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Newsom to Limit Corporate Tax Breaks to Curb California Deficit

May 14, 2020, 10:19 PM

California Gov. Gavin Newsom (D) wants to scale back corporate tax breaks to help close the pandemic-induced budget deficit.

The governor’s revised budget plan for the fiscal year that begins July 1 would temporarily suspend net operating loss deductions for medium and large businesses, and prohibit use of the research and development tax credit and other incentives for corporations and individuals to offset more than $5 million in tax.

The changes would increase state revenue by $4.5 billion and help close a deficit that Newsom estimates will be $54 billion through June 2021.

The rollbacks “recognize the disproportionate tax relief that has been provided to larger corporations, compared to small businesses, which has resulted in relatively lower tax payments,” Newsom said in the summary of his revised budget plan released May 14.

The changes would be in effect for three years, with the definition of a medium or large business to be determined during negotiations with lawmakers.

Newsom’s overall plan calls for cutting $20 billion from his $153 billion January proposal for the state general fund, through a 10% cut to state workers’ pay and other adjustments. His plan would reduce general fund spending by $15.8 billion compared to the current year’s budget. But he said he would try to reverse some cuts if Congress and President Trump approve more federal aid.

When Newsom first proposed next year’s budget in January, he was working with a $5.6 billion surplus and a $17 billion reserve fund. The drastic drop in tax revenue due to the pandemic is likely to erase the surplus and gobble up the state’s reserves over the next three years, Newsom said.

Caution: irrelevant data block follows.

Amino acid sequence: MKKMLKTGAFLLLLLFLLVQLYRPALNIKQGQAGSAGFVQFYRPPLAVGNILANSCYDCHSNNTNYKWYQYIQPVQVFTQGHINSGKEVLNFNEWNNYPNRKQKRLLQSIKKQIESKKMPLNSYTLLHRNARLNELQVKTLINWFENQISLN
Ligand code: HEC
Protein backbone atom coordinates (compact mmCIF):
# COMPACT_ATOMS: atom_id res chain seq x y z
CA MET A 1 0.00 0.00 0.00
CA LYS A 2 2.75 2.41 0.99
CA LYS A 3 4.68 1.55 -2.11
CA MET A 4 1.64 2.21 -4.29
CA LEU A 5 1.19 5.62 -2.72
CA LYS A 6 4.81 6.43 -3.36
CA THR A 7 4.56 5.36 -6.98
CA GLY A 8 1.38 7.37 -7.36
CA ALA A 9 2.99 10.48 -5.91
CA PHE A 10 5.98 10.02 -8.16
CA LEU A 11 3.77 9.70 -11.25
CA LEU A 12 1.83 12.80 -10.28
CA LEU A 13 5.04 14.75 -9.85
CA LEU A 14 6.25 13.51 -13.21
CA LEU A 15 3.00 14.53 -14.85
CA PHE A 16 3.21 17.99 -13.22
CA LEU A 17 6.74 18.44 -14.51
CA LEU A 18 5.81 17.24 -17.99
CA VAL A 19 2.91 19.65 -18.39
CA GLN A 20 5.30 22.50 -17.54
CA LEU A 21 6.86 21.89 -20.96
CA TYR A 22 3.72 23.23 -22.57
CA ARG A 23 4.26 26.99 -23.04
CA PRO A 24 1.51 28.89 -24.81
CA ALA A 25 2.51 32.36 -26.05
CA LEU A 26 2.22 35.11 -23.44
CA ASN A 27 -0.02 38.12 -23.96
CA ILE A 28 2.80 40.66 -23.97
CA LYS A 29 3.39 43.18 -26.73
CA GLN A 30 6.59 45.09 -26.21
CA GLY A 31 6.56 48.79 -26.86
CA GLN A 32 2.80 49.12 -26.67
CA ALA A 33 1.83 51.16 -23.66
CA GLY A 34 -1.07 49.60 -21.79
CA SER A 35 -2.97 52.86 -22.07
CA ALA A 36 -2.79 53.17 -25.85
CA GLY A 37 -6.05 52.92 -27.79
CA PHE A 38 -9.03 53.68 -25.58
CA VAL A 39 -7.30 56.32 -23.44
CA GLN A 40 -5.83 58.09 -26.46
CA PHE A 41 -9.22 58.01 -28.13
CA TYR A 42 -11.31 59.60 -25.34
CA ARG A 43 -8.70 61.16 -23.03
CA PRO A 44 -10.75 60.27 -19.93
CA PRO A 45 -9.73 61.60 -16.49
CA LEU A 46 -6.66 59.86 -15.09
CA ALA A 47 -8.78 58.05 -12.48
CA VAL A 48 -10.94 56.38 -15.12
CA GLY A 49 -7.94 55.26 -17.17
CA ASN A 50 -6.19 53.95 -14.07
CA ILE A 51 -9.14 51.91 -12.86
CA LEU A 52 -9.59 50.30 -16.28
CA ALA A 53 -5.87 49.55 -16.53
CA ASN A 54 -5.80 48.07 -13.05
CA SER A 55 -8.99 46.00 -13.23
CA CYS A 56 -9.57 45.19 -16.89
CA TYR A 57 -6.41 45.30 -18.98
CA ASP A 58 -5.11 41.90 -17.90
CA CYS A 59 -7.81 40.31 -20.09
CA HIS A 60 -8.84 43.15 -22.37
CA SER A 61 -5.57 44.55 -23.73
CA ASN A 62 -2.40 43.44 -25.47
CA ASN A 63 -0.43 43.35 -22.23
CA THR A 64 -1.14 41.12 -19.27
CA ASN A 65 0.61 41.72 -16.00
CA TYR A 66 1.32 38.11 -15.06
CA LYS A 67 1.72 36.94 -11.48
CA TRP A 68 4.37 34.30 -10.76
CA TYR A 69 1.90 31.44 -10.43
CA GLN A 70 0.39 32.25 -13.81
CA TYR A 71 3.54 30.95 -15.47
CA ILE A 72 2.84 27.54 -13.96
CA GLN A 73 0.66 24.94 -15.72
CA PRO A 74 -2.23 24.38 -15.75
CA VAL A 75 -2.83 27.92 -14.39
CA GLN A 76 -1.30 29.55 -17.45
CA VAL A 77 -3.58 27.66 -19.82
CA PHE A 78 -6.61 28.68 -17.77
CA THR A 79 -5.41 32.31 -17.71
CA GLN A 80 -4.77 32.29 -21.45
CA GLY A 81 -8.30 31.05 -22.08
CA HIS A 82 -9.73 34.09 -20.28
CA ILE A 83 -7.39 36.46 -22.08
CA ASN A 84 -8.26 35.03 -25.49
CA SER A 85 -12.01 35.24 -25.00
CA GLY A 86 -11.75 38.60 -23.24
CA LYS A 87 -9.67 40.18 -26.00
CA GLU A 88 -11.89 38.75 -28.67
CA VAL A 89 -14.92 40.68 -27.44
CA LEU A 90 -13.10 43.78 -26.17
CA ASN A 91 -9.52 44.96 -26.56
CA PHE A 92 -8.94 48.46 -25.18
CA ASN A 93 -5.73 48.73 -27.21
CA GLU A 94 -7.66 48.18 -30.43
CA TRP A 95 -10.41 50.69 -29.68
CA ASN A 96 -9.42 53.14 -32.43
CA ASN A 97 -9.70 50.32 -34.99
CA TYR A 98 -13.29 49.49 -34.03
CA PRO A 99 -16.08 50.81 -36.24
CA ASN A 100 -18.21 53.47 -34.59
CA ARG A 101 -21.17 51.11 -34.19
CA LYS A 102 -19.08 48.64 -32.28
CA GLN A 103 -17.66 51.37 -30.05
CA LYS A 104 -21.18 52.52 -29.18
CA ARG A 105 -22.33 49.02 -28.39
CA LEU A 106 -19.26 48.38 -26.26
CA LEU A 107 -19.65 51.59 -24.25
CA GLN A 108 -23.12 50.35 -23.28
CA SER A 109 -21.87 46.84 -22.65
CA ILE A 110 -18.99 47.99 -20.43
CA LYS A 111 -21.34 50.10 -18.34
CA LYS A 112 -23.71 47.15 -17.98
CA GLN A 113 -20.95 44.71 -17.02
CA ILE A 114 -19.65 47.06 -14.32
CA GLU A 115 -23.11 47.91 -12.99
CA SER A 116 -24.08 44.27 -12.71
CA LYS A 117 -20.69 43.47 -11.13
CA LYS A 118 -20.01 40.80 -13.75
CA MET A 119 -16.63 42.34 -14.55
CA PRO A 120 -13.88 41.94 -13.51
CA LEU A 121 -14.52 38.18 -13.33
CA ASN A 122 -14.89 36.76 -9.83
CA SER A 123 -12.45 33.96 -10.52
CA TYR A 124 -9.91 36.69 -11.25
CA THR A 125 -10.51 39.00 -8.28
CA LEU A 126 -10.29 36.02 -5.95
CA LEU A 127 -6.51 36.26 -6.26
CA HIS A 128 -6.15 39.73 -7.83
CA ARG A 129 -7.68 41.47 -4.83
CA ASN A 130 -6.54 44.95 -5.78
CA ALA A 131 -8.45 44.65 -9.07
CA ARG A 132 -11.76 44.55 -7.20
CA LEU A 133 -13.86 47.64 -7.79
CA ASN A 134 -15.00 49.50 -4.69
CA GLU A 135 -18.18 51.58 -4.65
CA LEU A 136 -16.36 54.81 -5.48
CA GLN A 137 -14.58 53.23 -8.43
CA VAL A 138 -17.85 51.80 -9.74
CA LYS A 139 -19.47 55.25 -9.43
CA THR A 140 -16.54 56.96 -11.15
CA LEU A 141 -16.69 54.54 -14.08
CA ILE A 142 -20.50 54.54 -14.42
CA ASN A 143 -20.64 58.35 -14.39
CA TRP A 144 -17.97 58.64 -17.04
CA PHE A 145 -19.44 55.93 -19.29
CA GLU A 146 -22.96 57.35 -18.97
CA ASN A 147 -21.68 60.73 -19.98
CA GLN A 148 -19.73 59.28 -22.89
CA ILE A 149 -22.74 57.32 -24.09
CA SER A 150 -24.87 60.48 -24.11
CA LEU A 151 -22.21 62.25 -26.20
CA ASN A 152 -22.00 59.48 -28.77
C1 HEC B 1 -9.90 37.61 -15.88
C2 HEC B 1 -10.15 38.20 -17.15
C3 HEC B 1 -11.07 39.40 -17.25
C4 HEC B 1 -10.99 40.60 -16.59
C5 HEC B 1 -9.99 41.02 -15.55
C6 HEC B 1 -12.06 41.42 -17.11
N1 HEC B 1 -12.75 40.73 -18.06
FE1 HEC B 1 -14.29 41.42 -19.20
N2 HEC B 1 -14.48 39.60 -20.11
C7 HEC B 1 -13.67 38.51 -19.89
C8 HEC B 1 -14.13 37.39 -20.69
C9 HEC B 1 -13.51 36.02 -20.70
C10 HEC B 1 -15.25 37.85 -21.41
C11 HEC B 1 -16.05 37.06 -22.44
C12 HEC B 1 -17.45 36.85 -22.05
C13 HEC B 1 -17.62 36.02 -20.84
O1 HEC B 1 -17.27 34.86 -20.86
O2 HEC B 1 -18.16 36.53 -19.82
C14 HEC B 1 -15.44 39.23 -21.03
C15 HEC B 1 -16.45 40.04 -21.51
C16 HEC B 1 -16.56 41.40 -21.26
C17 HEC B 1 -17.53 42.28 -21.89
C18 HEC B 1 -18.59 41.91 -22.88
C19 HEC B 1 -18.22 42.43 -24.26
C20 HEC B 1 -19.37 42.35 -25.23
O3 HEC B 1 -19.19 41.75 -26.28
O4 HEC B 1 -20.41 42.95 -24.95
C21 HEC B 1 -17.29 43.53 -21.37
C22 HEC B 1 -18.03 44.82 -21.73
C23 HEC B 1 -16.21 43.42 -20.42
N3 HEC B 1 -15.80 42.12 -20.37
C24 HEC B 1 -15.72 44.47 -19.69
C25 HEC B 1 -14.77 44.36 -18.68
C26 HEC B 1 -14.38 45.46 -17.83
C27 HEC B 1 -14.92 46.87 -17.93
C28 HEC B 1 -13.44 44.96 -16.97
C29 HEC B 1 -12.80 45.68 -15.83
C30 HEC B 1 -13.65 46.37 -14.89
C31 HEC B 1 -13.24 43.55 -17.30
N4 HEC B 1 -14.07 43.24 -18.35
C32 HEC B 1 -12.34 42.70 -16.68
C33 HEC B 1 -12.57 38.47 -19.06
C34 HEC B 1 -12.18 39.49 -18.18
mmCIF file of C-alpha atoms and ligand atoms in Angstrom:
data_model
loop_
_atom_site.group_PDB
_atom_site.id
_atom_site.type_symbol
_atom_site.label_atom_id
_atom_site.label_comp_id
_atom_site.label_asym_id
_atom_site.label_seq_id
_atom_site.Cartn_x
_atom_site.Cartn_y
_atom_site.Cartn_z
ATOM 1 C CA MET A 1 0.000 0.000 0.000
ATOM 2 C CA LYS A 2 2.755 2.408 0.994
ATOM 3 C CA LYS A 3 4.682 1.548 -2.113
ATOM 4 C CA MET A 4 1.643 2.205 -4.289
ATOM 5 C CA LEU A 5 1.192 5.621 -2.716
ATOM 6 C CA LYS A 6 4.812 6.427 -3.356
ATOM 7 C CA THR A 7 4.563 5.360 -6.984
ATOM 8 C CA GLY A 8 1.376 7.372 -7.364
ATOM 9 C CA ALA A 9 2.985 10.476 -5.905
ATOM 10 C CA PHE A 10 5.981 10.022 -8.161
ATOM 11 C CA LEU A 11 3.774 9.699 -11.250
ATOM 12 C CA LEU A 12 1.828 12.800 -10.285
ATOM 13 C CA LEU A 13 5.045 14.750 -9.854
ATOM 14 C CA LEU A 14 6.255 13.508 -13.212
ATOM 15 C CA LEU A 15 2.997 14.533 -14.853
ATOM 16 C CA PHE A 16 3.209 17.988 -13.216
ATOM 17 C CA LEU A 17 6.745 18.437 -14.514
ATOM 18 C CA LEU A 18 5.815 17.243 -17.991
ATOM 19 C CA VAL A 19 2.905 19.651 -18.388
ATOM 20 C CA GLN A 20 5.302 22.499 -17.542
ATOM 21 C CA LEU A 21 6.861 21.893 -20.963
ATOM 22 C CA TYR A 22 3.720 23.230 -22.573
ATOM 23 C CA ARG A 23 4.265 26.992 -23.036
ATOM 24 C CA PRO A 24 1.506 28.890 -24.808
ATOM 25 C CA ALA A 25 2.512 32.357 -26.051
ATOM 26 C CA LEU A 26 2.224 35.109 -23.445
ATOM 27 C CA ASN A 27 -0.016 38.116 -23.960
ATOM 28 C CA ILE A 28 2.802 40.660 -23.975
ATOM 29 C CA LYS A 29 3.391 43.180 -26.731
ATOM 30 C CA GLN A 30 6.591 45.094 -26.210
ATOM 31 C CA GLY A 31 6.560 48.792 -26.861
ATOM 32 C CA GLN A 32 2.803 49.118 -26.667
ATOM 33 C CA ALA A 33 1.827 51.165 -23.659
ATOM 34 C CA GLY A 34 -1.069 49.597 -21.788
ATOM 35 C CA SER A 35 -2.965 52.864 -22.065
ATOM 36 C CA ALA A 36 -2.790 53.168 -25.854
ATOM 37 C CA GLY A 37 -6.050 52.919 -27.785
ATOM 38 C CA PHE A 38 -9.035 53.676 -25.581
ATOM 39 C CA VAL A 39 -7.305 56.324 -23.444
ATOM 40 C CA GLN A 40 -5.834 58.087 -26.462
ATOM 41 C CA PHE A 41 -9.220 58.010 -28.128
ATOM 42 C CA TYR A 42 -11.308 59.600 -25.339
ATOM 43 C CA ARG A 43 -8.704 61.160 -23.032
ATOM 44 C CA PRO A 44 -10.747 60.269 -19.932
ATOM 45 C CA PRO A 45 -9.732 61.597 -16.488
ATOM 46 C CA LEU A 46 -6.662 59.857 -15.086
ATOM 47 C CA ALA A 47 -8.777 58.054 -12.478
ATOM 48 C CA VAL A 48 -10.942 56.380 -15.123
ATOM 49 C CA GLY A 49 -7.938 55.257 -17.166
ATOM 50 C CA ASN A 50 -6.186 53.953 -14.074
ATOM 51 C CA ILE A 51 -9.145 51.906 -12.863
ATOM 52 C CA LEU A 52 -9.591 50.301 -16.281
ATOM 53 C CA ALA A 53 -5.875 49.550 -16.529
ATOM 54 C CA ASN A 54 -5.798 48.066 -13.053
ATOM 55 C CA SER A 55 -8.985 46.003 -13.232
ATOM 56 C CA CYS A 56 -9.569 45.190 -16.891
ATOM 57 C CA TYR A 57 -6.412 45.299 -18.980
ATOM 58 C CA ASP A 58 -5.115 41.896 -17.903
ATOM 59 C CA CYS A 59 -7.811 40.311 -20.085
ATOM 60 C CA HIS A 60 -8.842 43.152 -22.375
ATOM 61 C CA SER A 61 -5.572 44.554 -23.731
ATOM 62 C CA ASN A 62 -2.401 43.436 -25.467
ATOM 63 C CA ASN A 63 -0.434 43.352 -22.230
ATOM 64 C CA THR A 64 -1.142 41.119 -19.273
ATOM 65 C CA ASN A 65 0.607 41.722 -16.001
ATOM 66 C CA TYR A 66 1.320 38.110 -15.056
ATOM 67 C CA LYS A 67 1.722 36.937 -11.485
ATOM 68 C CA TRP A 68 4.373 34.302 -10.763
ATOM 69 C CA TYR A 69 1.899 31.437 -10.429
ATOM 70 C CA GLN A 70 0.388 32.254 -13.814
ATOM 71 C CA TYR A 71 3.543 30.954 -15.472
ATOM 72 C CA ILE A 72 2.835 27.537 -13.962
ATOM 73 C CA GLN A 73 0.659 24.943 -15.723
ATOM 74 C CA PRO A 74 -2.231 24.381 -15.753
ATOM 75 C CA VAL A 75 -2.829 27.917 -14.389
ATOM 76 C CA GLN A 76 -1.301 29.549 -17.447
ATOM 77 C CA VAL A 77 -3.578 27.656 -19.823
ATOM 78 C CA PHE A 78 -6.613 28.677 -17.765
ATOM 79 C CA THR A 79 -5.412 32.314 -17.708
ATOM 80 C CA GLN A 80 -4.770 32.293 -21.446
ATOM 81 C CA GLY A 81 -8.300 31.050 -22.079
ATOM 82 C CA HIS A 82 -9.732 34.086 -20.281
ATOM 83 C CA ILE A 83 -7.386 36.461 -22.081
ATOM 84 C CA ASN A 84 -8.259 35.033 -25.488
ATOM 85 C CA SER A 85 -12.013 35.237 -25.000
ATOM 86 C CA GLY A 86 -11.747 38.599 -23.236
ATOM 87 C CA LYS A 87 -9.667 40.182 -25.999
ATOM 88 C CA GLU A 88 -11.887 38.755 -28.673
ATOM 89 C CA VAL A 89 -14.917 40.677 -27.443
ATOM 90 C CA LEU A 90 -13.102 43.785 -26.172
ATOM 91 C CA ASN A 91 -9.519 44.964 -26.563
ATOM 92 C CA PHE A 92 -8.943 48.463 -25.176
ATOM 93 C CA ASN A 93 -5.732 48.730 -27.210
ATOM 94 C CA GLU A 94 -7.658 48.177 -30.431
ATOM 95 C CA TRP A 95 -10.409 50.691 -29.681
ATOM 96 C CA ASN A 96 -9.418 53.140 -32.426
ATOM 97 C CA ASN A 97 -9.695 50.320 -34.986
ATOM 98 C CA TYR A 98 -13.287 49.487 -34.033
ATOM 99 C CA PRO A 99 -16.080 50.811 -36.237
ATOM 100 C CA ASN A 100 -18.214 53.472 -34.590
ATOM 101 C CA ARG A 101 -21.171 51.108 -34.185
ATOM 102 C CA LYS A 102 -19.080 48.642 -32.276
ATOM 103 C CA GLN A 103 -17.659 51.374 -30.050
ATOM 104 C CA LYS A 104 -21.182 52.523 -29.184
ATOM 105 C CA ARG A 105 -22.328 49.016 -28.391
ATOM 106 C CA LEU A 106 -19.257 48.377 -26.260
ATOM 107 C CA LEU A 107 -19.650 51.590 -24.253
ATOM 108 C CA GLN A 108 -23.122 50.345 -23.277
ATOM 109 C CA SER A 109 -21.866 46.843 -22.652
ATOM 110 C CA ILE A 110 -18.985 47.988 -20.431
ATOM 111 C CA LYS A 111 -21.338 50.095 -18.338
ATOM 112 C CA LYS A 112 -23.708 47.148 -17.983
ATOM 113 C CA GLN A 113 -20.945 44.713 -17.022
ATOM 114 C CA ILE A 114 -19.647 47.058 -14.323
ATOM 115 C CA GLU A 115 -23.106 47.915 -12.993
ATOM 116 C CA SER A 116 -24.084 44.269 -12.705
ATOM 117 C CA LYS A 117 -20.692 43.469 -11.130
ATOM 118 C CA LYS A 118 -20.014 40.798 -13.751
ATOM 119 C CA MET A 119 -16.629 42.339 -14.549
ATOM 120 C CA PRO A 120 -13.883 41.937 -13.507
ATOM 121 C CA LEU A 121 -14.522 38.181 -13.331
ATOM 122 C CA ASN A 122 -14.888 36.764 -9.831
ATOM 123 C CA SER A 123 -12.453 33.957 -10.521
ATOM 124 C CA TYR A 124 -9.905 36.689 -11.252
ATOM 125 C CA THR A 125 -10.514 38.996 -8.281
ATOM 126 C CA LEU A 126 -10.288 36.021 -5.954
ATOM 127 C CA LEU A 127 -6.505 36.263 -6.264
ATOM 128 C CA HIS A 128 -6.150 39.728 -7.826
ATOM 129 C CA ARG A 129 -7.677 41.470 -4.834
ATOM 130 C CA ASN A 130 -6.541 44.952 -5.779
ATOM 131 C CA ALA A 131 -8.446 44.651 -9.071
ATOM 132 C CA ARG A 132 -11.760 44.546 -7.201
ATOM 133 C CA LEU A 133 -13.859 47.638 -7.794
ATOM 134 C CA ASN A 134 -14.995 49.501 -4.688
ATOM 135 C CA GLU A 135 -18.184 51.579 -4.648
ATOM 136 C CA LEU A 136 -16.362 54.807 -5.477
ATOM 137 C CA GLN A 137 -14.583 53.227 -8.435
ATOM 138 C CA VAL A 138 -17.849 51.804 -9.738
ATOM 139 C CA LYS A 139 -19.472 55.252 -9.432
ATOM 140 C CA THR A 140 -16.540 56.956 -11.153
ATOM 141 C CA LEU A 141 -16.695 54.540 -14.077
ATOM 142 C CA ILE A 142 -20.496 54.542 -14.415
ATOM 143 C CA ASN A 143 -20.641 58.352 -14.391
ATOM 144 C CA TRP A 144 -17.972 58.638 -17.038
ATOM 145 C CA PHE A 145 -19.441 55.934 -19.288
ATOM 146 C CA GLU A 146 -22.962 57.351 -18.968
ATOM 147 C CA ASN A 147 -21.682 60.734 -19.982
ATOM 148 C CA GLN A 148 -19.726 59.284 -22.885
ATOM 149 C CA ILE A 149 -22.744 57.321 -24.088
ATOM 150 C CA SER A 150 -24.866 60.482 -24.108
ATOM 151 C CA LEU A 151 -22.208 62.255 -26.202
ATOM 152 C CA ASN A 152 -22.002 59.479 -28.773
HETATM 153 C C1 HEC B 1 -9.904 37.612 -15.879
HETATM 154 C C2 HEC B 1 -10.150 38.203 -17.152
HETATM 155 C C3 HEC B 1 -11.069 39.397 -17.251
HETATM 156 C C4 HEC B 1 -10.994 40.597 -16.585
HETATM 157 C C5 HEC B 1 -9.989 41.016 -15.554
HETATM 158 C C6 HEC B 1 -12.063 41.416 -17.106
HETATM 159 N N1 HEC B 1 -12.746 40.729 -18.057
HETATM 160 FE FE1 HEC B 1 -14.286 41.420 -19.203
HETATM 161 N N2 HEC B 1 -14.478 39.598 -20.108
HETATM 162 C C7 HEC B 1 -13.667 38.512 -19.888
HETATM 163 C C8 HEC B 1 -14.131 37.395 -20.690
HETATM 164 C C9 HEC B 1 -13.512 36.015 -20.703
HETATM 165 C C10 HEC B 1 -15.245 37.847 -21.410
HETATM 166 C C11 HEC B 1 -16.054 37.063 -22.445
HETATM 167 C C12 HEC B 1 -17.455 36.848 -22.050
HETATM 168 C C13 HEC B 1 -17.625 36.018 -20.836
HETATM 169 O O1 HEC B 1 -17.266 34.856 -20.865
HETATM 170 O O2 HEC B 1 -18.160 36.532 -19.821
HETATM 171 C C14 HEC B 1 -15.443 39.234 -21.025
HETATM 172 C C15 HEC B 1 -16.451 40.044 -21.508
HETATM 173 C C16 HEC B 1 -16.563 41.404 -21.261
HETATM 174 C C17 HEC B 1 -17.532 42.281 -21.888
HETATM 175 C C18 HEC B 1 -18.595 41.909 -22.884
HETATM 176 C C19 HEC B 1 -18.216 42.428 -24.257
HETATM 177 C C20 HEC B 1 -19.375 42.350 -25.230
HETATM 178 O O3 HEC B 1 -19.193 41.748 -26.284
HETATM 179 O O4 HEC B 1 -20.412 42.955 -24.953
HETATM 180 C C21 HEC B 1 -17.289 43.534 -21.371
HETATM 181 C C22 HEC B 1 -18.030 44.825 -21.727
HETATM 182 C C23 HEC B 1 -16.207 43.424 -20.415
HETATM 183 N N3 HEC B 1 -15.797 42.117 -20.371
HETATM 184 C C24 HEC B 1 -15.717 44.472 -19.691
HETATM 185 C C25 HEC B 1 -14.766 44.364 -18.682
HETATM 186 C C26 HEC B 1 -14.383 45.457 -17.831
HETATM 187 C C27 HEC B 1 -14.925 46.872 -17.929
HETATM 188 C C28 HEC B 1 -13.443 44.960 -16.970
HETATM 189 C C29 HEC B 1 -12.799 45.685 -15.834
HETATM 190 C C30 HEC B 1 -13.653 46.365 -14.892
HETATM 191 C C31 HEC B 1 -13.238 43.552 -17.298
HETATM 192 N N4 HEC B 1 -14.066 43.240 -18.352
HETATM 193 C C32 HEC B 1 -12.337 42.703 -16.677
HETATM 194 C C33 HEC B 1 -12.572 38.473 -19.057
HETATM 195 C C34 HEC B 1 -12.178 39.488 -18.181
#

Personal income tax revenue will decline 25.5%, corporate income tax by 22.7%, and sales and use tax 27.2% in the 2020-21 fiscal year compared to the current year, Newsom said at a press briefing.

Despite the dire fiscal picture, Newsom plans to keep several tax proposals from January in his overall proposal, including:

  • a new tax on vaping products that would generate about $33 million a year;
  • exempt new small businesses organized under personal income tax rules from the annual $800 minimum franchise tax in their first year for a revenue loss of $100 million a year;
  • sales and use tax exemption for diapers and menstrual products through 2026; and,
  • extend the carryover period for film tax credits from six years to nine years.


Newsom said he is delaying his plan to shift collection of excise tax on marijuana products from the last distributor to the first, and shift the retail excise tax collection from the distributor to the retailer to simplify the tax system and possibly boost collections until 2021.

Lawmakers will debate the plan over the next few weeks and must enact a budget by June 15. Newsom must sign it by the start of the fiscal year July 1.

To contact the reporter on this story: Laura Mahoney in Sacramento, Calif. at lmahoney@bloomberglaw.com

To contact the editors responsible for this story: Jeff Harrington at jharrington@bloombergtax.com; Yuri Nagano at ynagano@bloombergtax.com

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